Major League Baseball appoints J. Thomas Schieffer “Monitor” of the Dodgers

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I was wondering what the title of the person baseball chose to run the Dodgers would be. I liked “Lord Protector,” but figured that wouldn’t fly.  “Trustee” seemed cool, but that may suggest some legal duties to the team and its stakeholders that baseball would rather not have.

They have settled on “Monitor,” which is rather passive. But it’s also a “Crisis on Infinite Earths” shoutout, so that’s cool. Not that Bud Selig had that in mind because that would be too impossibly cool for words.

Anyway, here’s the official statement:

Baseball Commissioner Allan H. (Bud) Selig announced today that he has appointed J. Thomas Schieffer, the former president of the Texas Rangers, as the Monitor of the Los Angeles Dodgers franchise.  Schieffer will represent the Office of the Commissioner of Baseball in the oversight of the day-to-day operations, business and finances of the Dodgers and all of the franchise’s related entities.

Schieffer, an investor in the ownership group headed by George W. Bush and Rusty Rose that purchased the Rangers in 1989, was the club president from 1991-1999 and the franchise’s general partner from November 1994 until June 1998.  The Fort Worth native was the club’s partner in charge of ballpark development in advance of the 1994 opening of The Ballpark in Arlington.  The Rangers won their first three American League West titles (1996, 1998-1999) in club history in the years during Schieffer’s tenure.

I know some people wanted Peter O’Malley or someone with a history with the Dodgers to come on board, but that never made much sense.  The warm fuzzies the fans want have to come from the eventual long term owner, not the caretaker.  At the same time, baseball needs someone to make hard decisions and prepare the team for ultimate sale, and someone with a former connection to the team wouldn’t be the best choice.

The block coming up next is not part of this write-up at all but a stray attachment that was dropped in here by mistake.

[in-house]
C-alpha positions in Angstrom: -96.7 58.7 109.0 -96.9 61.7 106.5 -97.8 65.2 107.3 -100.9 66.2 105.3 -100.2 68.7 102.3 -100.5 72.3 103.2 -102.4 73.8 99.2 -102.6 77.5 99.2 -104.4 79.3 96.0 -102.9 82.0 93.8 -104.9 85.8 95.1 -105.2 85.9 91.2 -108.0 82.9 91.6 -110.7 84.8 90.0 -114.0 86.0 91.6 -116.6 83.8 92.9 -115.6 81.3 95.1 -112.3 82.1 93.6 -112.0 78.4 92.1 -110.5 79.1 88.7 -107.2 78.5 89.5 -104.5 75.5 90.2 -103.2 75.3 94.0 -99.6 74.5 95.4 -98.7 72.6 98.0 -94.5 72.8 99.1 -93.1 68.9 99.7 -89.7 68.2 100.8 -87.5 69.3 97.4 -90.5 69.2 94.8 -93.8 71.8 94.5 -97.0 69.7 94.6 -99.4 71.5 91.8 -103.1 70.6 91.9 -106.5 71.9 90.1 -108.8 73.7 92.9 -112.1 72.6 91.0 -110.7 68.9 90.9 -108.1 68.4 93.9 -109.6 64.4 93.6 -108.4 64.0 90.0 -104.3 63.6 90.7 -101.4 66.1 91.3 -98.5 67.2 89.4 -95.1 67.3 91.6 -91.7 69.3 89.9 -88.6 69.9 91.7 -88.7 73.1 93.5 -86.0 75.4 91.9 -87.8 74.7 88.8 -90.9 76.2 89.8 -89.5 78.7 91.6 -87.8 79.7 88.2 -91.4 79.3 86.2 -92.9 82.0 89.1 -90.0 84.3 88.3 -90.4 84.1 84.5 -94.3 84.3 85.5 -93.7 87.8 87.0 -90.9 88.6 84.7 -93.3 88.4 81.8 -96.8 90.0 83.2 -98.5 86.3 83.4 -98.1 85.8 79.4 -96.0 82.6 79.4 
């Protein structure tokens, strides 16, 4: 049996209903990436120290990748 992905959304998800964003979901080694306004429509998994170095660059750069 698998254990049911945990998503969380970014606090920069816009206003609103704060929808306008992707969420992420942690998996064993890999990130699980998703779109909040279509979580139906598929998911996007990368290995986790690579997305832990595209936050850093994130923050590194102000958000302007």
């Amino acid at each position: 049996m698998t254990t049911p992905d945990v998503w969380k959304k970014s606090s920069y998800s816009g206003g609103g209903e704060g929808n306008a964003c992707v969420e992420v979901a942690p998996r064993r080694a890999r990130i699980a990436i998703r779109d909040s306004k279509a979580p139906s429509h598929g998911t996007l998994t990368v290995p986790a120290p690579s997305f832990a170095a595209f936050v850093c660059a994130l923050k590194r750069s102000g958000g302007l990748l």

For what it’s worth, Schieffer was the Ambassador to Japan and Australia during the Bush Administration. He is also the younger brother of Bob Schieffer of CBS News. For a time he was in the Texas gubernatorial race last year as a Democrat, which is strange considering how long he worked for Bush with both the Rangers and in government. But hey, strange bedfellows and all of that.

No matter what you can say about him, his resume suggests competence. And competence is something that the Los Angeles Dodgers desperately need.

Twins designate Phil Hughes for assignment

AP Photo/Ron Schwane
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Phil Hughes was officially designated for assignment by the Twins on Tuesday, the culmination of multiple injury-plagued seasons and poor performance.

Things couldn’t have started out much better for Hughes in Minnesota. The former Yankees hurler joined the Twins on a three-year, $24 million contract in December of 2013 and reeled off a 3.52 ERA over 32 starts during his first season with the club. He set the MLB record (which still stands, by the way) for single season strikeout-to-walk ratio and even received some downballot Cy Young Award consideration. The big year resulted in the two sides ripping up their previous agreement with a new five-year, $58 million deal, but it was all downhill after that.

Hughes took a step back with a 4.40 ERA in 2015 and struggled with a 5.95 ERA over 11 starts and one relief appearance in 2016 before undergoing surgery for thoracic outlet syndrome. He wasn’t any better upon his return last year, putting up a 5.87 ERA in nine starts and five relief appearances. Hughes missed time with a biceps issue and required a thoracic outlet revision surgery in August. He began this year on the disabled list with an oblique injury, only to put up a 6.75 ERA over two starts and five relief appearances before the Twins decided to turn the page this week.

Hughes is still owed the remainder of his $13.2 million salary for this year and another $13.2 million next year. The deal didn’t work out as anyone would have hoped, but unfortunately this is another case of health just not cooperating.